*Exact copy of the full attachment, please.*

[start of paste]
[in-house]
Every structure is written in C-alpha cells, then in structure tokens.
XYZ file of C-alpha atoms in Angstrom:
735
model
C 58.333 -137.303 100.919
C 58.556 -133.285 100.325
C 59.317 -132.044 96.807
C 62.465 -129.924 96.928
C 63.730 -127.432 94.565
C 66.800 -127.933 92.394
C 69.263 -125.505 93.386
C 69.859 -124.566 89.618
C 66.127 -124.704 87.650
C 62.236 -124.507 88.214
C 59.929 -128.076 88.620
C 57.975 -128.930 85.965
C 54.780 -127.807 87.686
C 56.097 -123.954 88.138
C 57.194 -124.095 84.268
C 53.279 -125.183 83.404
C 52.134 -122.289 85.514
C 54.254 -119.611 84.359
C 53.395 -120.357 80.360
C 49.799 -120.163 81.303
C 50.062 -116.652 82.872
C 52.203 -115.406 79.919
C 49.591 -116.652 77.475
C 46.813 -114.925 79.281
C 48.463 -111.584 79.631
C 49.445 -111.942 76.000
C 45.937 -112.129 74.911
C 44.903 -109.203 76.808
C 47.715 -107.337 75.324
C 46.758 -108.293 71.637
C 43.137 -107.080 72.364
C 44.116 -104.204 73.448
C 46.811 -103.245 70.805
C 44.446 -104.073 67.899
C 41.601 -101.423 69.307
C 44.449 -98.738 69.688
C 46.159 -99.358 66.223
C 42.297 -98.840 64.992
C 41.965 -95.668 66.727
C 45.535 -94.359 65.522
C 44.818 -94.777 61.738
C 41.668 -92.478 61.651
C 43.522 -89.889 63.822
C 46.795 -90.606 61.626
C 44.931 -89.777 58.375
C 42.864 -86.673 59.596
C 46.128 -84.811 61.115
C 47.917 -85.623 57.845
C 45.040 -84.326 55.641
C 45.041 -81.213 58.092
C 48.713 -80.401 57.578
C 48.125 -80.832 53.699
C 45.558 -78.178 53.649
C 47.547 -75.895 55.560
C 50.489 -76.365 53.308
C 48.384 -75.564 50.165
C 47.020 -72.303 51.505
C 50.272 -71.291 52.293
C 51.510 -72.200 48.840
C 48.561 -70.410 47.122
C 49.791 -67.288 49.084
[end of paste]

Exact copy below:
[in-house]
Every structure is written in C-alpha cells, then in structure tokens.
XYZ file of C-alpha atoms in Angstrom:
735
model
C 58.333 -137.303 100.919
C 58.556 -133.285 100.325
C 59.317 -132.044 96.807
C 62.465 -129.924 96.928
C 63.730 -127.432 94.565
C 66.800 -127.933 92.394
C 69.263 -125.505 93.386
C 69.859 -124.566 89.618
C 66.127 -124.704 87.650
C 62.236 -124.507 88.214
C 59.929 -128.076 88.620
C 57.975 -128.930 85.965
C 54.780 -127.807 87.686
C 56.097 -123.954 88.138
C 57.194 -124.095 84.268
C 53.279 -125.183 83.404
C 52.134 -122.289 85.514
C 54.254 -119.611 84.359
C 53.395 -120.357 80.360
C 49.799 -120.163 81.303
C 50.062 -116.652 82.872
C 52.203 -115.406 79.919
C 49.591 -116.652 77.475
C 46.813 -114.925 79.281
C 48.463 -111.584 79.631
C 49.445 -111.942 76.000
C 45.937 -112.129 74.911
C 44.903 -109.203 76.808
C 47.715 -107.337 75.324
C 46.758 -108.293 71.637
C 43.137 -107.080 72.364
C 44.116 -104.204 73.448
C 46.811 -103.245 70.805
C 44.446 -104.073 67.899
C 41.601 -101.423 69.307
C 44.449 -98.738 69.688
C 46.159 -99.358 66.223
C 42.297 -98.840 64.992
C 41.965 -95.668 66.727
C 45.535 -94.359 65.522
C 44.818 -94.777 61.738
C 41.668 -92.478 61.651
C 43.522 -89.889 63.822
C 46.795 -90.606 61.626
C 44.931 -89.777 58.375
C 42.864 -86.673 59.596
C 46.128 -84.811 61.115
C 47.917 -85.623 57.845
C 45.040 -84.326 55.641
C 45.041 -81.213 58.092
C 48.713 -80.401 57.578
C 48.125 -80.832 53.699
C 45.558 -78.178 53.649
C 47.547 -75.895 55.560
C 50.489 -76.365 53.308
C 48.384 -75.564 50.165
C 47.020 -72.303 51.505
C 50.272 -71.291 52.293
C 51.510 -72.200 48.840
C 48.561 -70.410 47.122
C 49.791 -67.288 49.084